However, their long atmospheric lifetimes determine that some concentration of
the CFCs will remain in the atmosphere for over 100 years. Since they are also
greenhouse gas, along with such other long-lived synthesized gases as CF4
(carbontatrafuoride), SF6 (sulfurhexafluoride), they are of concern.
Another set of synthesized compounds called HFCs (hydrofluorcarbons) are also
greenhouse gases, though they are less stable in the atmosphere and therefore
have a shorter lifetime and less of an impact as a greenhouse gas.
Carbon Monoxide and other
Carbon monoxide (CO) is not
considered a direct greenhouse gas, mostly because it does not absorb
terrestrial thermal IR energy strongly enough. However, CO is able to modulate
the production of methane and tropospheric ozone. The Northern Hemisphere
contains about twice as much CO as the Southern Hemisphere because as much as
half of the global burden of CO is derived from human activity, which is
predominantly located in the NH. Due to the spatial variability of CO, it is
difficult to ascertain global concentrations, however, it appears as though they
were generally increasing until the late 1980s, and have since begun to decline
somewhat. One possible explanation is the reduction in vehicle emissions of CO
since greater use of catalytic converters has been made.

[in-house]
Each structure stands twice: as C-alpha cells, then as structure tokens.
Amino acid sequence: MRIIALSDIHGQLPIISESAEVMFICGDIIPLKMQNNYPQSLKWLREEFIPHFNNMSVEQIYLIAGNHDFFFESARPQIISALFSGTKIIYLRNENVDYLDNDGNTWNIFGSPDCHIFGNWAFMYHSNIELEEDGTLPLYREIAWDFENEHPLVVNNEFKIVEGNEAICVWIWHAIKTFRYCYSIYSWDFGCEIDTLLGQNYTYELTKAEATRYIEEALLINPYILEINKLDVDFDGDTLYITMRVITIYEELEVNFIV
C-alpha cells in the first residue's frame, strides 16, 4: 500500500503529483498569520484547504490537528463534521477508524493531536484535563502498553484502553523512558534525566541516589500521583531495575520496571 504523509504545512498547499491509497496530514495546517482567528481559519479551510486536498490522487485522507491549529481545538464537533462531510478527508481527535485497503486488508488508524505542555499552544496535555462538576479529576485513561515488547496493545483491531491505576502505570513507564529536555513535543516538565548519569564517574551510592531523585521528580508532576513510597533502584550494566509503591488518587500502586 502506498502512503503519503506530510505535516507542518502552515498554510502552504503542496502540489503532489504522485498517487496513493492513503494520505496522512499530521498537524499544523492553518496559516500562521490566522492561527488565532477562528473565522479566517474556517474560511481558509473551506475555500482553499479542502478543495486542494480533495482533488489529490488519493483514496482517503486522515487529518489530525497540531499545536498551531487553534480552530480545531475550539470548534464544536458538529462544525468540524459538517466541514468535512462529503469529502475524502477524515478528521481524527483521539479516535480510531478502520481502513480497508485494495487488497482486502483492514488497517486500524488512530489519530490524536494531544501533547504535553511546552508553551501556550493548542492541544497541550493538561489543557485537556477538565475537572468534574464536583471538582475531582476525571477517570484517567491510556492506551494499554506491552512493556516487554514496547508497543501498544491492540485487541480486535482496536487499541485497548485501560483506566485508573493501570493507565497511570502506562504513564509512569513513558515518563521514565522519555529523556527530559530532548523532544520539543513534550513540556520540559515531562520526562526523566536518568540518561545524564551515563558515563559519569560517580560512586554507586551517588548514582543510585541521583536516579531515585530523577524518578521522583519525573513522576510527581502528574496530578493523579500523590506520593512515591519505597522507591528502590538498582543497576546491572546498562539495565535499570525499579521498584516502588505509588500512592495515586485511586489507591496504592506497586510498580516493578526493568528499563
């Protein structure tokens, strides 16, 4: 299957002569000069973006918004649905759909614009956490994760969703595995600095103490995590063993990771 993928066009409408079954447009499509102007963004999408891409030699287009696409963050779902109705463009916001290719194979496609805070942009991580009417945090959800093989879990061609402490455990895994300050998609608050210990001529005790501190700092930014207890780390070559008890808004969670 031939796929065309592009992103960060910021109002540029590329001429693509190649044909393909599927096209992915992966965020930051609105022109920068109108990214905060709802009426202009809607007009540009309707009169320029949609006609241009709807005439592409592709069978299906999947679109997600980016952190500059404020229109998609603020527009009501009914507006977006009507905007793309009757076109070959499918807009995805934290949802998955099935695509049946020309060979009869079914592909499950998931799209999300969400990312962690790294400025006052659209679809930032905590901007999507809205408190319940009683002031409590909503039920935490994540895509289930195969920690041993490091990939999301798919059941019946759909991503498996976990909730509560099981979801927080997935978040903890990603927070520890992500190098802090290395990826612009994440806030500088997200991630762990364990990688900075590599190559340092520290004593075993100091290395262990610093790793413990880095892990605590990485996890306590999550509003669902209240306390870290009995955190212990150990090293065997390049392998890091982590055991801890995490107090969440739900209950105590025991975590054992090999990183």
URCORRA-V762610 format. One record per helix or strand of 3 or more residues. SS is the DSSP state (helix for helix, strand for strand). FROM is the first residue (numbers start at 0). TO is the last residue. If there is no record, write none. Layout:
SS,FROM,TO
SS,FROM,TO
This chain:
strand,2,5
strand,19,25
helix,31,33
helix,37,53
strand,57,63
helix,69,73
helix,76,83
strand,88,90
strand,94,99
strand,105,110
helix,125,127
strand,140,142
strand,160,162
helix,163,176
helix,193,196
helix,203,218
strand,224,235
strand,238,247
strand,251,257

Volatile Organic Compounds (VOCs)
also have a small direct impact as greenhouse gases, as well being involved in
chemical processes which modulate ozone production. VOCs include non-methane
hydrocarbons (NMHC), and oxygenated NMHCs (eg. alcohols and organic acids), and
their largest source is natural emissions from vegetation. However, there are
some anthropogenic sources such as vehicle emissions, fuel production and
biomass burning. Though measurement of VOCs is extremely difficult, it is
expected that most anthropogenic emissions of these compounds have increased in
Gas Emissions by Gas
Change in U.S. Greenhouse Gas Emissions
in Annual U.S. Greenhouse Gas Emissions Relative to 1990
2009 CO2 Emissions
from Fossil Fuel Combustion by Sector and Fuel Type
Source: EPA 2011 U.S. Greenhouse
Gas Inventory Report
Force Of Greenhouse Gas Increase Is Population Growth
Between 1960 and 1999, Earth's population doubled from three billion to
six billion people. When population growth is coupled with shortsighted
planning and excessive consumption of resources, problems multiply.
Human pressure on the environment is a product of three factors:
population, consumption, and technology.
Population is the total number of people, consumption is the amount of
resources each person consumes, and technology is how these resources are
used and how much waste is produced for each unit of consumption.
We have transformed approximately half of The Earth's surface for our own
uses, with widespread impacts on the planet's forests, oceans,
freshwater, and atmosphere.
Credit: GRACE Goddard Space Flight
Center NASA, UNEP, EPA, Woods Hole Oceanographic Institute, NOAA, University of
Colorado, CIA, U.S. Department of Energy